State Natural Resources officials approved ExxonMobil’s long-term plan of development to grow the Point Thomson gas field Friday after getting a letter from the companies Alaska leaders that caused the state to change course, according to the approval documents. The approval comes despite Division of Oil and Gas Director Chantal Walsh first resoundingly rejecting the plan Aug. 29, contending at the time it contained too many “ifs” and “woulds,” depending on economics and its partners’ decisions and allowed Exxon to back out of its 2012 Point Thomson settlement with the state that bound it to develop the long-awaited project. The conditional language indicated Exxon was not committed to expanding natural gas and condensate production despite the state’s assertion the 2012 settlement was a contract that bound the company to do the work. ExxonMobil outlined its plans to move gas from Point Thomson and inject it into the Prudhoe Bay oil and gas pool as a way to further enhance oil recovery from the large oil field in its June 30 development plan — the one first rejected. Walsh wrote in the Friday approval document that the Oct. 12 letter from Exxon — considered by the state to be a revision to the original plan — lays out a plan for the company to advance expansion in five areas, including negotiating agreements with the Prudhoe Bay operators, engineering, permitting and other unspecified work. In rebutting Exxon’s claim that the Point Thomson work is contingent on agreements with the Prudhoe Bay working interest owners, she noted in her August rejection letter that the Prudhoe owners, BP, ConocoPhillips and Exxon, are the same companies in charge of Point Thomson, meaning they would be negotiating with themselves. ConocoPhillips relinquished its 5 percent stake in Point Thomson to the field’s other owners earlier this year. DNR and Exxon officials also had an Oct. 9 meeting, according to Exxon’s letter. A press release from Gov. Bill Walker’s office called the plan approval “a positive step to achieve major gas sales and increase oil production. Point Thomson holds roughly 25 percent of the gas that could feed the Alaska LNG Project. “Our approval of the Point Thomson to Prudhoe Bay pipeline plan adds to the momentum of the Alaska LNG Project and demonstrates the commitment of the Point Thomson working interest owners into (the) Alaska Gasline Development Corp.’s 800-mile pipeline,” Walker said in a formal statement. However, Walsh also made it clear in the approval that the state expects the expansion project to move forward regardless of extenuating circumstances. “If the Point Thomson Unit working interest owners do not fund the planning work or enter a commercial agreement with the Prudhoe Bay working interest owners, those events will not in any way absolve Exxon from fulfilling its obligation to complete the planning work promised in the revised planning POD,” she wrote. Production facilities at Point Thomson would first be expanded to handle production of more than 50,000 barrels per day of the diesel-like condensates and 920 million cubic feet per day of gas. The current Point Thomson facilities have a production capacity of about 10,000 barrels of condensates and 200 million cubic feet of gas per day. Getting the gas from Point Thomson to Prudhoe would require construction of a 62.5-mile, 32-inch diameter gas pipeline between the fields and production would be ramped up with the drilling of three new wells, according to the plan of development.   Elwood Brehmer can be reached at [email protected]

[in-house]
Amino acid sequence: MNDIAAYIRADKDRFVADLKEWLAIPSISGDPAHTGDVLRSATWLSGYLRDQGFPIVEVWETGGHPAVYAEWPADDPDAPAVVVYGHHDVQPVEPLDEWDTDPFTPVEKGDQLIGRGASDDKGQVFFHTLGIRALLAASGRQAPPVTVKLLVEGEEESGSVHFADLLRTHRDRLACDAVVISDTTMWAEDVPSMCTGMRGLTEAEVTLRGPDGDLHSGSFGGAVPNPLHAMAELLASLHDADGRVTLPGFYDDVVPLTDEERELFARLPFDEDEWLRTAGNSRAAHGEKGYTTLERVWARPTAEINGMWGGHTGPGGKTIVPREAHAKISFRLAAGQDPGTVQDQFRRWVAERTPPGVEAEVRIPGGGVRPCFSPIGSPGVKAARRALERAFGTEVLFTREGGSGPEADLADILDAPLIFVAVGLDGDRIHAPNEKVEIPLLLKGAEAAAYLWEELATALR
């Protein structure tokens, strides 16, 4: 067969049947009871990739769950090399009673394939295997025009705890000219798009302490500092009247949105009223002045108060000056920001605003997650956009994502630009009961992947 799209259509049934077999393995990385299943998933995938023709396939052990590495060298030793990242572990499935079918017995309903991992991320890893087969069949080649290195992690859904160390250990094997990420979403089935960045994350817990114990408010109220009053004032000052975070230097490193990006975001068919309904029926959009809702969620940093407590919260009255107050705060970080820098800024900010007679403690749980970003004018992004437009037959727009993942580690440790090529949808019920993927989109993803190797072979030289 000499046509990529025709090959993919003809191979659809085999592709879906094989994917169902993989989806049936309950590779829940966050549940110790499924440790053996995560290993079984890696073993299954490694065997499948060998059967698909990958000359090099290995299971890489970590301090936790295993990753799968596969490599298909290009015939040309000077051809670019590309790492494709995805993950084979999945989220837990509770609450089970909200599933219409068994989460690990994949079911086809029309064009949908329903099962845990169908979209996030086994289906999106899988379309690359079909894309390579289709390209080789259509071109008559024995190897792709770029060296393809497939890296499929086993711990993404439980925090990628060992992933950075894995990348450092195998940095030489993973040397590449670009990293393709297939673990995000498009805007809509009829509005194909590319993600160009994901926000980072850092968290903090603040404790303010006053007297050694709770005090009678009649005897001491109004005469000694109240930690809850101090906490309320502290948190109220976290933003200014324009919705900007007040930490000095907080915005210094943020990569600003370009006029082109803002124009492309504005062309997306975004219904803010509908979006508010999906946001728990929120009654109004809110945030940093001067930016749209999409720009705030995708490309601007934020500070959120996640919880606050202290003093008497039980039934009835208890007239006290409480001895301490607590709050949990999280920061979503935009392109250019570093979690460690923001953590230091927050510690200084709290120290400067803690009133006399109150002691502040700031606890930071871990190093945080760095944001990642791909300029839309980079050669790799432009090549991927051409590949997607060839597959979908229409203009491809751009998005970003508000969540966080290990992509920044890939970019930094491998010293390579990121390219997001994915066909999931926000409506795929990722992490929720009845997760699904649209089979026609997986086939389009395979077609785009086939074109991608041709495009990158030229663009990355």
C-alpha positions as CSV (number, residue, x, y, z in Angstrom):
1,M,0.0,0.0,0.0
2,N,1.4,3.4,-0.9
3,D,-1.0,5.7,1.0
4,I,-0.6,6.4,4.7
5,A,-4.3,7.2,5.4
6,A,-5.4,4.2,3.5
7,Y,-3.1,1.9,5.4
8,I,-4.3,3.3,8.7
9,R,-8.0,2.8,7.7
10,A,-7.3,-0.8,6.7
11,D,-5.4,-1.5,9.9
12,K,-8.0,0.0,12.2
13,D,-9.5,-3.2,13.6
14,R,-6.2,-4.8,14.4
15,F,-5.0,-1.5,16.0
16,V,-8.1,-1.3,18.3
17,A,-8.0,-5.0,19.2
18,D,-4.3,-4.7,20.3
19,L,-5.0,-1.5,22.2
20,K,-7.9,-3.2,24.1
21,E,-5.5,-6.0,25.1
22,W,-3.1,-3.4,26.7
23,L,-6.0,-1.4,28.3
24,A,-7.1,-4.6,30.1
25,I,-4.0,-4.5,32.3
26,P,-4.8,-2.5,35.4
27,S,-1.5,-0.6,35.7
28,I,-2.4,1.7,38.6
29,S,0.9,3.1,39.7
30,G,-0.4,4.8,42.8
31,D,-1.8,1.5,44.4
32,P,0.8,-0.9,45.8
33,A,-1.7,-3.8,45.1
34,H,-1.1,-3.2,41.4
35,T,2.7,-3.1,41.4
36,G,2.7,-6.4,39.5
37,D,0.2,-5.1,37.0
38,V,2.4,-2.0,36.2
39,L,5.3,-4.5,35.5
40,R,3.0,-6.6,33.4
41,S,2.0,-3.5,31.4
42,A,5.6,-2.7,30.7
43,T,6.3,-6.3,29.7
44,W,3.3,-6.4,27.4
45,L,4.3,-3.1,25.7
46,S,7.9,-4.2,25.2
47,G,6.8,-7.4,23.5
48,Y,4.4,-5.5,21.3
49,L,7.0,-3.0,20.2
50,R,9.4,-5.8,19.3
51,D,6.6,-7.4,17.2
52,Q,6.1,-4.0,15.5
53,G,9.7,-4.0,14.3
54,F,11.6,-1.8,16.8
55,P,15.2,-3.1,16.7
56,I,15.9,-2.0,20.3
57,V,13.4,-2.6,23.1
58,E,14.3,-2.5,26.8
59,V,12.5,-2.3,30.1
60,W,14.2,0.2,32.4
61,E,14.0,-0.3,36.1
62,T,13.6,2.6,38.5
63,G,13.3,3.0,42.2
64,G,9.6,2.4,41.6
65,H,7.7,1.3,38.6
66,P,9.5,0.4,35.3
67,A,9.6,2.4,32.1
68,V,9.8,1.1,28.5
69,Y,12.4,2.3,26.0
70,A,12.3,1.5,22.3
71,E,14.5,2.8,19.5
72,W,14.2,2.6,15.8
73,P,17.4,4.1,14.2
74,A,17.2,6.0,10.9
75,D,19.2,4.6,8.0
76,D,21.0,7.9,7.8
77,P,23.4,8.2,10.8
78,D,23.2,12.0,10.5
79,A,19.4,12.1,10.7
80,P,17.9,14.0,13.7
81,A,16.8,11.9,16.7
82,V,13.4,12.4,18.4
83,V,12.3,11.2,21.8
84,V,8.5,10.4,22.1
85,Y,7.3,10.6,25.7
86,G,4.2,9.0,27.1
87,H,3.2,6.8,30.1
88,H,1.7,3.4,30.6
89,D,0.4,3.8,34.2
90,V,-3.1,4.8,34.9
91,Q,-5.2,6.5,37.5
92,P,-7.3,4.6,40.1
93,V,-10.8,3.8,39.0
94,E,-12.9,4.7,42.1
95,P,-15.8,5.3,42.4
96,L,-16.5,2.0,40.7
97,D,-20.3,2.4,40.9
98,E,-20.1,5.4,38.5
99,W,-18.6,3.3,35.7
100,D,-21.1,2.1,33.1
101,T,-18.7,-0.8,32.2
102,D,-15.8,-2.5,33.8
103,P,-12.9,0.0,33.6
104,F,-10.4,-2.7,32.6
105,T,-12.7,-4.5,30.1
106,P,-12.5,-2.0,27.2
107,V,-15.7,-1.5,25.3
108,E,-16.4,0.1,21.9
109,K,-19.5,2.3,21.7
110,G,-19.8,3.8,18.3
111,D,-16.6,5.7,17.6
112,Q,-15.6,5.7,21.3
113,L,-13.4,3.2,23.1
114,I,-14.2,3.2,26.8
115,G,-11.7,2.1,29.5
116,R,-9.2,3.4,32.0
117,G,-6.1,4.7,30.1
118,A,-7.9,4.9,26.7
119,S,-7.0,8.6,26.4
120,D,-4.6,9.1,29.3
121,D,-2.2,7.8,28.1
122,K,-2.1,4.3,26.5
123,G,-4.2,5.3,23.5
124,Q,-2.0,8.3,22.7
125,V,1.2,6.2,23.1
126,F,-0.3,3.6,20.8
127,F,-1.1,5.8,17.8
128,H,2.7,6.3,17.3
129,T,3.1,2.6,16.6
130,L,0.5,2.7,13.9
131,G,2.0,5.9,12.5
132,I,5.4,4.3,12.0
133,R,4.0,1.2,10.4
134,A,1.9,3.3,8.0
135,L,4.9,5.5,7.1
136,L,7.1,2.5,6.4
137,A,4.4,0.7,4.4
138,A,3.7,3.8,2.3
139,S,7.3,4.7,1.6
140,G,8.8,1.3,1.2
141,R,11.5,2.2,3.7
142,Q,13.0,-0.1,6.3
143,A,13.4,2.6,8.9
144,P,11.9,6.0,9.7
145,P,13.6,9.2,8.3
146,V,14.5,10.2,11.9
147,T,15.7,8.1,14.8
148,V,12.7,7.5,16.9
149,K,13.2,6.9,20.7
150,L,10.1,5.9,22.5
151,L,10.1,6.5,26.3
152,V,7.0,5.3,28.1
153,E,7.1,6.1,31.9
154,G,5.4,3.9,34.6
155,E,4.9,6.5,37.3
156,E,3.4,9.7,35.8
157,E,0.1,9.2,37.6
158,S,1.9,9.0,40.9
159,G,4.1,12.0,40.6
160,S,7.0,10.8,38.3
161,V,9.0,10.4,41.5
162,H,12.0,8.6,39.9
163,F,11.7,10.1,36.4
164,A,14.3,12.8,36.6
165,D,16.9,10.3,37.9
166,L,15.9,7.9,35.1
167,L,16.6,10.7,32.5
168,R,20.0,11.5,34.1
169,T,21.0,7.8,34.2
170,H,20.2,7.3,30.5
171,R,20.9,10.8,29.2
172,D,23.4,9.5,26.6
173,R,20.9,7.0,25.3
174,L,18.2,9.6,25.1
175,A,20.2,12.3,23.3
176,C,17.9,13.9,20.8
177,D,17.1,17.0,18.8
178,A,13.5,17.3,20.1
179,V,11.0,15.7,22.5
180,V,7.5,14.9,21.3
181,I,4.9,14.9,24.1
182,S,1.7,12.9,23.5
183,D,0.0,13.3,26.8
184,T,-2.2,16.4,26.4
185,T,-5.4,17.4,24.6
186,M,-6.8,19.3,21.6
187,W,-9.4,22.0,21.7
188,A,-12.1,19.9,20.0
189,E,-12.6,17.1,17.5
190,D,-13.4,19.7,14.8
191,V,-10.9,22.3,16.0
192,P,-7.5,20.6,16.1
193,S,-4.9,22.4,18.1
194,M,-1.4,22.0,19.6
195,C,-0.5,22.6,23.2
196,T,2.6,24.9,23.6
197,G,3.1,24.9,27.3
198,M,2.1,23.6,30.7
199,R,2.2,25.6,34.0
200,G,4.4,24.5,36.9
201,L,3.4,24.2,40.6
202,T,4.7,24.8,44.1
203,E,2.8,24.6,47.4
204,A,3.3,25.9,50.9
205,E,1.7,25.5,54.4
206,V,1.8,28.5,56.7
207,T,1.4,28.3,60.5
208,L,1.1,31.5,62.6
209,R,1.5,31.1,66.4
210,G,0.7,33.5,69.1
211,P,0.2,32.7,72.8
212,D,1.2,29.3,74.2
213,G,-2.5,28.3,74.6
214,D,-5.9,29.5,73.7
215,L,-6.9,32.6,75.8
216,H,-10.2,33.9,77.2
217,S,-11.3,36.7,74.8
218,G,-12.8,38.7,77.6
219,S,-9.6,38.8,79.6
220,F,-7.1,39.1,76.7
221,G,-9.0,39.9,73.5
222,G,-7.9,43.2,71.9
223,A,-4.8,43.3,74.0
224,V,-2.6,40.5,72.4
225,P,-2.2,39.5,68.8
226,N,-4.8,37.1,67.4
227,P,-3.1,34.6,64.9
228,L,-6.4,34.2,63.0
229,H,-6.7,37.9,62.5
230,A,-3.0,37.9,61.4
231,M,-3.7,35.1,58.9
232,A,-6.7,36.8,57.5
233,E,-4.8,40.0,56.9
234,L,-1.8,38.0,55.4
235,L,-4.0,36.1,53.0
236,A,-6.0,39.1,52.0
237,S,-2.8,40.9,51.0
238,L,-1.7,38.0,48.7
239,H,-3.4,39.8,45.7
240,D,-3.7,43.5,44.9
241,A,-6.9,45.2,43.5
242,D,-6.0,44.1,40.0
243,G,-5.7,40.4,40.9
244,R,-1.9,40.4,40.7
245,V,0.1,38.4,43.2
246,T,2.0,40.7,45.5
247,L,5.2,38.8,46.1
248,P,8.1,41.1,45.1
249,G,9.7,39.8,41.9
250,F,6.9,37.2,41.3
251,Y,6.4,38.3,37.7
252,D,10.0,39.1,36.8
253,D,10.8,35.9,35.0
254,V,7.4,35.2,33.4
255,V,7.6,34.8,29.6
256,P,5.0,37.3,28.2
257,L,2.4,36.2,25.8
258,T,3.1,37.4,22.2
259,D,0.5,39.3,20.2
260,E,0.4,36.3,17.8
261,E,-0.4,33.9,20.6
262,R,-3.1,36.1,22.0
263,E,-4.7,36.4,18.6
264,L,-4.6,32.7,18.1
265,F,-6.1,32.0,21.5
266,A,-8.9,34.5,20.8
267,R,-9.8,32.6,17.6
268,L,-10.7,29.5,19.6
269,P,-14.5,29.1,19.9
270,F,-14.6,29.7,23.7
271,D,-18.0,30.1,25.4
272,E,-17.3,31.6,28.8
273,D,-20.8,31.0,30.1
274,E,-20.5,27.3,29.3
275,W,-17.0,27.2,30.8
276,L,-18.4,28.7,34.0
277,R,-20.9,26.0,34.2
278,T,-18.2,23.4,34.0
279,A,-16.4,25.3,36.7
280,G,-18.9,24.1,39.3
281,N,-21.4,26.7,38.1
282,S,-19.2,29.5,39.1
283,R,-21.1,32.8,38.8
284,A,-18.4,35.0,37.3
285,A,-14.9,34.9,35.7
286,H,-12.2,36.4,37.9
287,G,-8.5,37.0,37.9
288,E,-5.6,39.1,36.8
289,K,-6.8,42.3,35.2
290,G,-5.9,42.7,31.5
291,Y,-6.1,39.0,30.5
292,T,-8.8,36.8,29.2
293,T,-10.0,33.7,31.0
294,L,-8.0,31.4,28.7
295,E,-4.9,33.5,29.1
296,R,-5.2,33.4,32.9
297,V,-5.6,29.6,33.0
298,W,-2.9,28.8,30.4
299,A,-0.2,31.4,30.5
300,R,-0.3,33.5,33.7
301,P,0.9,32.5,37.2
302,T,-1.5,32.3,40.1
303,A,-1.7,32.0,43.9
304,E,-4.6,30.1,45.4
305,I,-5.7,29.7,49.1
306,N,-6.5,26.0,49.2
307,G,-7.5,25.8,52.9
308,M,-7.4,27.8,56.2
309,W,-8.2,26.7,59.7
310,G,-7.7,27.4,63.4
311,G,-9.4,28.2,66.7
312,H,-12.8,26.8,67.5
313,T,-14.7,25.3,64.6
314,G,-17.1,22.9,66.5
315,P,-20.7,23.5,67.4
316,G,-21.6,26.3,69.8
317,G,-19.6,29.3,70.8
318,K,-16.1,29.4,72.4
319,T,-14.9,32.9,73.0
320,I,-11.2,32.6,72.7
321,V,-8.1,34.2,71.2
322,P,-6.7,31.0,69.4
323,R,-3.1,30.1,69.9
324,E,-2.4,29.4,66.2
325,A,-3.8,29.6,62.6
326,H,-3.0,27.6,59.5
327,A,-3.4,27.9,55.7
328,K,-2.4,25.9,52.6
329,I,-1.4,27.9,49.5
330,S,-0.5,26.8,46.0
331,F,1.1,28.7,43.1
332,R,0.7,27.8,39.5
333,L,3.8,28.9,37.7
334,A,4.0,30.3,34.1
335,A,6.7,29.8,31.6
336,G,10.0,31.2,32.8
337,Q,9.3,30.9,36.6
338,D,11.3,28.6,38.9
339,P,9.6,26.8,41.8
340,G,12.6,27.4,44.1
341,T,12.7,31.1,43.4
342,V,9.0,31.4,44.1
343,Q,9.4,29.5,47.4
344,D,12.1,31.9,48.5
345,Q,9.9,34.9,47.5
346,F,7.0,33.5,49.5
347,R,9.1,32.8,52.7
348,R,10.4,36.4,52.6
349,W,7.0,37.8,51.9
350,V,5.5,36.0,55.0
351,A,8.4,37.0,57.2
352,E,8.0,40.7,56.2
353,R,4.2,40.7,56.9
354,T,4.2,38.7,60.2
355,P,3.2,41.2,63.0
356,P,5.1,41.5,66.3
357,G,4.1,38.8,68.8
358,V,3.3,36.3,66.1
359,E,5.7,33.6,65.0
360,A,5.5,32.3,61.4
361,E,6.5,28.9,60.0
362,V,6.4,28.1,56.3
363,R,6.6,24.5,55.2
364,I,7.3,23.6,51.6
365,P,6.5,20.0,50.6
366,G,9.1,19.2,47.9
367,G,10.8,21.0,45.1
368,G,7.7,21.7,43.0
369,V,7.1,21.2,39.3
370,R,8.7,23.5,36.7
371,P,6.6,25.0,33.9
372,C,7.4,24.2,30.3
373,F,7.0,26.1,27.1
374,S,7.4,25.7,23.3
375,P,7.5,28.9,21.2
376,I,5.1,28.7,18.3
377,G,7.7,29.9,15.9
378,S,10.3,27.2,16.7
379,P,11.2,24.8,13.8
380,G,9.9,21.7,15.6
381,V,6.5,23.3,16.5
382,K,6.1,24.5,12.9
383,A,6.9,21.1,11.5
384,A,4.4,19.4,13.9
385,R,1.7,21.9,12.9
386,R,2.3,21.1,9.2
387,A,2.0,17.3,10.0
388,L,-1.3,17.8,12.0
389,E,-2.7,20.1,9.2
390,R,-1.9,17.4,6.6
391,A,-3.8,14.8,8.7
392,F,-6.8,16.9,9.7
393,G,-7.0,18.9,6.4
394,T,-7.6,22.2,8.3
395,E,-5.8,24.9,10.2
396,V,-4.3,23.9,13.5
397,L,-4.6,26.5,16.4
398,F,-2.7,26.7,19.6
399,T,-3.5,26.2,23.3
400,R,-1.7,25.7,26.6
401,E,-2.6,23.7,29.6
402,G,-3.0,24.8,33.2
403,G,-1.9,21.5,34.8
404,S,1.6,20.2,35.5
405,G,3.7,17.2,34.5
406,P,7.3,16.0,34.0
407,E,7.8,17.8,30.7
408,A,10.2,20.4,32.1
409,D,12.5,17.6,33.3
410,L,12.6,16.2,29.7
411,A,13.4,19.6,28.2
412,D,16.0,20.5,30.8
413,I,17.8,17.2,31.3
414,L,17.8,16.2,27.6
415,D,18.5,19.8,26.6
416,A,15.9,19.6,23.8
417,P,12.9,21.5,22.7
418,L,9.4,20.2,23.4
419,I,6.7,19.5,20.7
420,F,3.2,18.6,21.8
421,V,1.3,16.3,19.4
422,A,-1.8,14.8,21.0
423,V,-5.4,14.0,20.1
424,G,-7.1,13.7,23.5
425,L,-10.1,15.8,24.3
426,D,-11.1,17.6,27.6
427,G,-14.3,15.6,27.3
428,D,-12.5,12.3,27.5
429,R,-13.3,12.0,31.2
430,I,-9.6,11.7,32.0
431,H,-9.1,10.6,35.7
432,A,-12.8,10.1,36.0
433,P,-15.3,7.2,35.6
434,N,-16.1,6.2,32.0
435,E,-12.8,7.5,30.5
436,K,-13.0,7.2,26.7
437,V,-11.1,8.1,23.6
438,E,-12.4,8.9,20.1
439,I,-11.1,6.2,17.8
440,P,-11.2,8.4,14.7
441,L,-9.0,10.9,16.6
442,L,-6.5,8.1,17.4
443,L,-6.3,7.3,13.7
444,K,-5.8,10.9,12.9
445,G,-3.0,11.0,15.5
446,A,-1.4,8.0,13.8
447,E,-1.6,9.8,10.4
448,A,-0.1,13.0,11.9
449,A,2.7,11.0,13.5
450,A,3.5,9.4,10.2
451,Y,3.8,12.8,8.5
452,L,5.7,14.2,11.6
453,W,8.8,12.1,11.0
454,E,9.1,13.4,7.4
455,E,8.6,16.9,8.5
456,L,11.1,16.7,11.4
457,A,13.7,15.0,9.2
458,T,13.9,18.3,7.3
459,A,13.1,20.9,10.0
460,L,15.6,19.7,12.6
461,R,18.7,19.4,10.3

Anchorage utilities, mayor announce $1B consolidation deal